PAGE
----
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August 21, 2023

Is the House Worth Remodeling?

The remodeling business seems to be on fire these days – driven by homeowners whose current interest is super low compared to today’s rate. But are our remodeling opportunities created equal? Of course not! The dilemma of whether to remodel or not can be answered by Kenny Rogers’ song, the Gambler (1978):

“You’ve got to know when to hold ’em
Know when to fold ’em
Know when to walk away
And know when to run…”

Is it stuck in your head yet?

I got a call this week from an industry friend who was debating on remodeling his home. He has a home in prestigious Ponte Vedra Beach, Florida. And of course, it’s all about location, location, location – right? While his house has a prestigious mailing address, it is small, only 1,700 sq. ft., and was built in the seventies. That means it has the dreaded 8’ ceilings, small closed off kitchen, small bathrooms, and closets.


But he and his wife have a baby on the way, and they need more space. They have some room on the lot, so they are considering an addition. Ah – but they have a pool so there is less room, that is not ideal. Hence, they are considering a two-story addition of about another 1700 sq. ft. And while they are at it, the addition will have higher ceilings.

This sounds really challenging. The goal would be to keep the final product from looking like a taller house dropped from the sky and landed next to theirs. The goal will be not only creating a seamless flow from old construction to new on the inside – but also making it not look like a cancerous growth.

He is not alone in his quest! This country is full of older housing stock that is out of date. So when should homeowners remodel or move? These older homes may have a super low interest rate, which makes new homes look expensive. But sometimes overlooked is that the cost to remodel is always higher on a price per square foot basis than new construction. If a loan is needed for the remodel or addition, those higher interest rates coupled with higher price per square foot may make new construction look like a steal.

You might consider holding your home if:

  • The home is in an awesome built-out neighborhood (neighborhood – not just mailing address)

  • The house is on an awesome lot –overlooking a golf course, waterfront, or other view amenity.
  • The lot has large, irreplaceable trees.
  • The lot is large, leaving ample room for an addition.
  • The property is in your preferred school district.
  • The house has good bones but just needs updating

However, you might choose to walk away (or run) if:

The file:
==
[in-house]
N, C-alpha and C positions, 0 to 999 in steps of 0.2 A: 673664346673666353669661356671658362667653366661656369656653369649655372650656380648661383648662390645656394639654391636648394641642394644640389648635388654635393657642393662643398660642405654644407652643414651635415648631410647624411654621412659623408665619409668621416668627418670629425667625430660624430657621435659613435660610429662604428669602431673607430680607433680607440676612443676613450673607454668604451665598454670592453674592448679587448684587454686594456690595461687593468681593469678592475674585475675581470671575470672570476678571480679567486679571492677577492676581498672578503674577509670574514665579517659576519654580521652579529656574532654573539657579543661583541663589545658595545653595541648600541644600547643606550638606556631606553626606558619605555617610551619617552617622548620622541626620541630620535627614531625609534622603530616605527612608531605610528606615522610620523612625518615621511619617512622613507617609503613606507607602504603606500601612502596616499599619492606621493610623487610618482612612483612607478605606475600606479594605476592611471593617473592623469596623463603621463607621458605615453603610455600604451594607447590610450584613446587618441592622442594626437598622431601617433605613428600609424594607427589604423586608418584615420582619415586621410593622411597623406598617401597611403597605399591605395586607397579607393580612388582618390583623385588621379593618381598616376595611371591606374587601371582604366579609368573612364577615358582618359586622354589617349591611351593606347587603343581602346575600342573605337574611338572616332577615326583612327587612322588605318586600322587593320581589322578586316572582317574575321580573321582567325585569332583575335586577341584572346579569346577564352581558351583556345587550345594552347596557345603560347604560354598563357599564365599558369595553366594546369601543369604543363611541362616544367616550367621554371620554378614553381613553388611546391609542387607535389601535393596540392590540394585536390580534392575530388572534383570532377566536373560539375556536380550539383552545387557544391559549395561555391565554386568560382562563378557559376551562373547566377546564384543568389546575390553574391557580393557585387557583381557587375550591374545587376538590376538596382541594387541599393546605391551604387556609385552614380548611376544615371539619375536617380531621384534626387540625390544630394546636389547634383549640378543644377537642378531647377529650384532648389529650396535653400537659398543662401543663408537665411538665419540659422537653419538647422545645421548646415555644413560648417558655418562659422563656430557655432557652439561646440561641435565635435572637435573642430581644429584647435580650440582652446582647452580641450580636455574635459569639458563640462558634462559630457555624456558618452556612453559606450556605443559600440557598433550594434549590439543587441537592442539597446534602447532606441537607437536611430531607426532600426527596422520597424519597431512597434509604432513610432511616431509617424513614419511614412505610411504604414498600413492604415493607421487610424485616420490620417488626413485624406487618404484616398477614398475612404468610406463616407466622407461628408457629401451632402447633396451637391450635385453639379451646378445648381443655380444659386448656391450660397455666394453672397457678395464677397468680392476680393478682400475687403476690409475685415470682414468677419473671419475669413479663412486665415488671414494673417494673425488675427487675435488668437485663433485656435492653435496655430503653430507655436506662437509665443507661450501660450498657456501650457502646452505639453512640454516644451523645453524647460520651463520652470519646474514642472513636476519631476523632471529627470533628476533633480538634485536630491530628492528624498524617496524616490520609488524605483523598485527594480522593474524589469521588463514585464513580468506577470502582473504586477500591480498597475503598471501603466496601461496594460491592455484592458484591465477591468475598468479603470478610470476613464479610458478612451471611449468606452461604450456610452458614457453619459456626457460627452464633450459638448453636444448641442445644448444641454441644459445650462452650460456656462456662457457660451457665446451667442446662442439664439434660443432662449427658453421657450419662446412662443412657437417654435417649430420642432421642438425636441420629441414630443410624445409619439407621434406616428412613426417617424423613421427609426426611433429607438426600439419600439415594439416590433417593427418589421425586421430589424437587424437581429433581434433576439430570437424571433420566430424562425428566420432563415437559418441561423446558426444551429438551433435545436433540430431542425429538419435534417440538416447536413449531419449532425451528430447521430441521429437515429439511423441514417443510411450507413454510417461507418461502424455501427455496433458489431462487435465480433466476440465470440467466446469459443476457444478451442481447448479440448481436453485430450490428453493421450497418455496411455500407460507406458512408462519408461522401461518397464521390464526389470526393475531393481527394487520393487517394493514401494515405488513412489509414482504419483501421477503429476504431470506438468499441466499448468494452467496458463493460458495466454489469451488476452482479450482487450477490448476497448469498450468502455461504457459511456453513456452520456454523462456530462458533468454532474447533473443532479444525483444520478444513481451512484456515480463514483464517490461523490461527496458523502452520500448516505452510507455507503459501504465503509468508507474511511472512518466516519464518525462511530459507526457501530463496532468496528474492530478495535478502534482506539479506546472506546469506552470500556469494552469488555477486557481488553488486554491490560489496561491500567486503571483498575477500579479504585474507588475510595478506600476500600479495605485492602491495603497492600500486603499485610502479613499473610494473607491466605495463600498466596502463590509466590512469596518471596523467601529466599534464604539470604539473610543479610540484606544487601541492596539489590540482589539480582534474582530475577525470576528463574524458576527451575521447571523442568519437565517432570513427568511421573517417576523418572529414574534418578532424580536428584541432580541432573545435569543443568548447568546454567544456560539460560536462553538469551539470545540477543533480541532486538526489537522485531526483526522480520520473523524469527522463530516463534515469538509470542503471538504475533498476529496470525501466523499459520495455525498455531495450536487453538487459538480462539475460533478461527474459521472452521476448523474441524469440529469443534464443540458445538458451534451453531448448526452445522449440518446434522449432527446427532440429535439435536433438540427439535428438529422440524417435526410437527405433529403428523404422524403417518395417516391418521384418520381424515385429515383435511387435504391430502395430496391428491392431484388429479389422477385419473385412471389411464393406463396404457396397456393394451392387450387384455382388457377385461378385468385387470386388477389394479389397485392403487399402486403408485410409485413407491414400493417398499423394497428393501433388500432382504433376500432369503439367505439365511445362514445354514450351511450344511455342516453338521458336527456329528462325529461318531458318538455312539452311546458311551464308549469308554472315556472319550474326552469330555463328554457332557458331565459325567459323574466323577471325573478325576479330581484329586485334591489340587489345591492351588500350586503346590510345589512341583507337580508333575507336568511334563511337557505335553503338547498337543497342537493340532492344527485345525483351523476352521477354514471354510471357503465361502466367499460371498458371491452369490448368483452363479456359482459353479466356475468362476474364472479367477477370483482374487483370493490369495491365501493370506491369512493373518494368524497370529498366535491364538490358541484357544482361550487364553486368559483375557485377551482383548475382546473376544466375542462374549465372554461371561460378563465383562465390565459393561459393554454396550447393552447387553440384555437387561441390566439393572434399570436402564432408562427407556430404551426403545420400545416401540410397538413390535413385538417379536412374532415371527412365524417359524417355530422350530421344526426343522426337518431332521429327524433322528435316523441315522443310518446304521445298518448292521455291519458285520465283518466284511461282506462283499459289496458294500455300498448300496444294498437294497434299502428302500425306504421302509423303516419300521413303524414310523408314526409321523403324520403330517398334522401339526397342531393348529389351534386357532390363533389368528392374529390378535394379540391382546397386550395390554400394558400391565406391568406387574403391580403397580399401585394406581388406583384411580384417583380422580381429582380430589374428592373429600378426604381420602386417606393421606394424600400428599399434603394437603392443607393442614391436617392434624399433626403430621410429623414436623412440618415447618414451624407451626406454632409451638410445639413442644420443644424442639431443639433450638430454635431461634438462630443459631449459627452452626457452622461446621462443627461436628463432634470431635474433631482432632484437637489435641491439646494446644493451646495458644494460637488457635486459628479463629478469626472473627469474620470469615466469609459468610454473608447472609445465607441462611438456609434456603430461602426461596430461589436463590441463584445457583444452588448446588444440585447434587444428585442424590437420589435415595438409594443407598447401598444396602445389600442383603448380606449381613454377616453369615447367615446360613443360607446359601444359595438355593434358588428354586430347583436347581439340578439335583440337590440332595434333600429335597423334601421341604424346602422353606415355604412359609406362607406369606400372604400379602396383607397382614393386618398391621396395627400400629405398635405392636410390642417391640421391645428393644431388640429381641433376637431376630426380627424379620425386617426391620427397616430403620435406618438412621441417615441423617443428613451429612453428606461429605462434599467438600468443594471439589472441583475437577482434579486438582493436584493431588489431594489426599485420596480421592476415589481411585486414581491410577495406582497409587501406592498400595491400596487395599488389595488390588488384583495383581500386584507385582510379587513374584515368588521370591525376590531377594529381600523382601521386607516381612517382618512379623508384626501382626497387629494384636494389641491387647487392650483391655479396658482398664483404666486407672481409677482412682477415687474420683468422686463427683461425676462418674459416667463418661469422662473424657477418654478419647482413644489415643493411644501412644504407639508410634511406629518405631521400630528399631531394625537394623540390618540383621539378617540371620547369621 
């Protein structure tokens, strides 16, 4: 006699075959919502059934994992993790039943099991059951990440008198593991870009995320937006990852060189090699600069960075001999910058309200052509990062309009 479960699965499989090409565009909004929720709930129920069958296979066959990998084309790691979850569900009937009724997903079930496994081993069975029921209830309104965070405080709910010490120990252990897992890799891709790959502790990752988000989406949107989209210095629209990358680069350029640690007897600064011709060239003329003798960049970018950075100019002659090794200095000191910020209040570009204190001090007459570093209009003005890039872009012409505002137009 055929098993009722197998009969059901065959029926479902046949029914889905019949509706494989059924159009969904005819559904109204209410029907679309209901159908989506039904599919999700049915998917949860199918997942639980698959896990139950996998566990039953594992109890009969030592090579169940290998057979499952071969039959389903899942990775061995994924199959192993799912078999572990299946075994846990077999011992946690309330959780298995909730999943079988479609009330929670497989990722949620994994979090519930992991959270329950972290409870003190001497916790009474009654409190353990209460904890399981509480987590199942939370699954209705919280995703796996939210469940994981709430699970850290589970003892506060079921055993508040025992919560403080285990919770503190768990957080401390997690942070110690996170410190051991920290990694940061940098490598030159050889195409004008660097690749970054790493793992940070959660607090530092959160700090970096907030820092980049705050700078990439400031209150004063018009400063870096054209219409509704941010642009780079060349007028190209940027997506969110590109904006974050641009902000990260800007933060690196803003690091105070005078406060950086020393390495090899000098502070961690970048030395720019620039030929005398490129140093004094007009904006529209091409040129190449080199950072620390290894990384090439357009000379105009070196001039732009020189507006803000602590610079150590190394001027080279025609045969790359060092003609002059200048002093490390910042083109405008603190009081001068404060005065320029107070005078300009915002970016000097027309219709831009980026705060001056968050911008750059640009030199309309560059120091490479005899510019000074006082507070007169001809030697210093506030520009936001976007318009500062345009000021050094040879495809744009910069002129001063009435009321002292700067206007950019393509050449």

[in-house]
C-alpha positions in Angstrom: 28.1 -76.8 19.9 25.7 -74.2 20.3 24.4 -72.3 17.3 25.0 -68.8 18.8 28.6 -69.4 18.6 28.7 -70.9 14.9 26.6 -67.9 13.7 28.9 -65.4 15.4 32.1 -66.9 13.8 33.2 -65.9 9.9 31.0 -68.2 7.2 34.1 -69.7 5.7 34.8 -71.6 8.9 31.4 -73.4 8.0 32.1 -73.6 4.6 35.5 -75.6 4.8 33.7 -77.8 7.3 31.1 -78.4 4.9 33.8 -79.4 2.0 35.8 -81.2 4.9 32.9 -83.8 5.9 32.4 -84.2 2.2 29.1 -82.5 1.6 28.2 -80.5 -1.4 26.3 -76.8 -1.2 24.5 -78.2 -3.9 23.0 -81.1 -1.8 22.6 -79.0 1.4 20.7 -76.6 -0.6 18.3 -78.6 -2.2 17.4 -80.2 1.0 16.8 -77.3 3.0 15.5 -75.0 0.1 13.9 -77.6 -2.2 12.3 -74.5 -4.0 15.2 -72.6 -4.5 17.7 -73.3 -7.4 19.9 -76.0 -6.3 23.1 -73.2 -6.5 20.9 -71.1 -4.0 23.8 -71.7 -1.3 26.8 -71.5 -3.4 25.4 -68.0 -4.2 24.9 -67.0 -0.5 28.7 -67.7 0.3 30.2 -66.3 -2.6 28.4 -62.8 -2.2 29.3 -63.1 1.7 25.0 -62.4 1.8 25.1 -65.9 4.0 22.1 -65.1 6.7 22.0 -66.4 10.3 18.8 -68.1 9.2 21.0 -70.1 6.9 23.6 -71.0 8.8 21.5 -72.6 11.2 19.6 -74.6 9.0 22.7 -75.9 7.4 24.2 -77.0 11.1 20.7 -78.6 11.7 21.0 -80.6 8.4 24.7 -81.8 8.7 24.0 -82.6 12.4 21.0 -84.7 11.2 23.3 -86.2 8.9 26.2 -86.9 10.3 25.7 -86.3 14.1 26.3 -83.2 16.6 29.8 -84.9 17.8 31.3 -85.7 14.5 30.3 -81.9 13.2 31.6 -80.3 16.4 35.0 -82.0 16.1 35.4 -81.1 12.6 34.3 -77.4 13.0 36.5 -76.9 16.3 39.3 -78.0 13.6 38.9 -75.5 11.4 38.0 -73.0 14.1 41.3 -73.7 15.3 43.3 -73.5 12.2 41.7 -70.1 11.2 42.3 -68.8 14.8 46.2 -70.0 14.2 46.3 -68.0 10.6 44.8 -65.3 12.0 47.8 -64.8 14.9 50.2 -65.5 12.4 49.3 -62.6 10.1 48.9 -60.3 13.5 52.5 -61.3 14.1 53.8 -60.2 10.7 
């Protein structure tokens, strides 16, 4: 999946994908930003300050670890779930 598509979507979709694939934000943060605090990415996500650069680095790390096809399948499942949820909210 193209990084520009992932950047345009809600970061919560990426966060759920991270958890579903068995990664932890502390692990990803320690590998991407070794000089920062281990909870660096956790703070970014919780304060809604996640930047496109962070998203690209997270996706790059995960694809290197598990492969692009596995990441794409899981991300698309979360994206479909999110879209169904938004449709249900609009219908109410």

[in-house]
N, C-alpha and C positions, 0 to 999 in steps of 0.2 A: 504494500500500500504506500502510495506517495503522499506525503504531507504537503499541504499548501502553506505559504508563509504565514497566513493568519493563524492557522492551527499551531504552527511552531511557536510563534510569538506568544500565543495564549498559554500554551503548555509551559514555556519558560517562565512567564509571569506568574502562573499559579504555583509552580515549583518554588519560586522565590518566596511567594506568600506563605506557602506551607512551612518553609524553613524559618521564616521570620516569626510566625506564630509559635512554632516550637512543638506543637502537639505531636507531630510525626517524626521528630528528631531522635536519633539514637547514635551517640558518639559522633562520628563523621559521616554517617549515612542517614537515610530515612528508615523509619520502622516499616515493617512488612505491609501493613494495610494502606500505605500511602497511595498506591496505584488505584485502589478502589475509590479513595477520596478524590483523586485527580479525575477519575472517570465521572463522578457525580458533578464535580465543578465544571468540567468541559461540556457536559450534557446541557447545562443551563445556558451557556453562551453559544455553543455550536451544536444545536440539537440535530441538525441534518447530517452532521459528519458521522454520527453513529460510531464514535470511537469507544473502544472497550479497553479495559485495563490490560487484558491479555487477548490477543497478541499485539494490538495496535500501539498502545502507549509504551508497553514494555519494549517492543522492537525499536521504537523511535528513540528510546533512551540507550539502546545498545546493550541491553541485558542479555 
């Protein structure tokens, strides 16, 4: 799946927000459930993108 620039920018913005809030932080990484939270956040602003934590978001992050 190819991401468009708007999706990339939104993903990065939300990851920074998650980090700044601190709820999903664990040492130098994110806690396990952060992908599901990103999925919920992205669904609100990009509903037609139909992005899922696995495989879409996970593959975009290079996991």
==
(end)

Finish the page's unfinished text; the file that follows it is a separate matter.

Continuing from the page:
• 8’ ceilings – especially with a trussed roof above
  • Small kitchens that are separated from casual living with the dreaded bearing wall!
  • Small bathrooms resting on a slab on grade house (let’s talk jackhammers!). Moving plumbing on a crawl space is easier – unless you’re the one working in the damp, dark space (hard pass)
  • The house is in a deed restricted community with an architectural review board – it may take longer for approvals (if the project gets approved at all).
  • If the house is in a historic district with a Board of Architectural review – same as above, but worse!

Outside the box thinking

Older homes typically had large formal rooms with closed off kitchens. Repurposing these larger, seldom used rooms can sometimes be a game changer. We once took a small unused den and turned it into a walk-in closet for the owner’s suite.

Another friend took his unused formal dining room and made it his work from home space – and yet another his fitness room.

If there is room on the lot, consider adding plumbing intense room like the new owner’s bath or kitchen on fresh soiling to minimize use of the jackhammer.

Expanded outdoor living is another very popular thing to add to homes – especially since the pandemic. Tying large, covered spaces back into the existing home can get tricky – especially if the new roof interferes with the second floor’s egress windows. One popular solution is to add free standing pergolas to the back yard.

What’s your experience?

Of course, many of my industry colleagues have faced these challenges before also. Let’s face it, when you’re in a business that is always finding ways to make used homes obsolete – it’s not uncommon to become unhappy with your own home. What things have you changed over the years? What advice would you give?

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This post was written by Housing Design Matters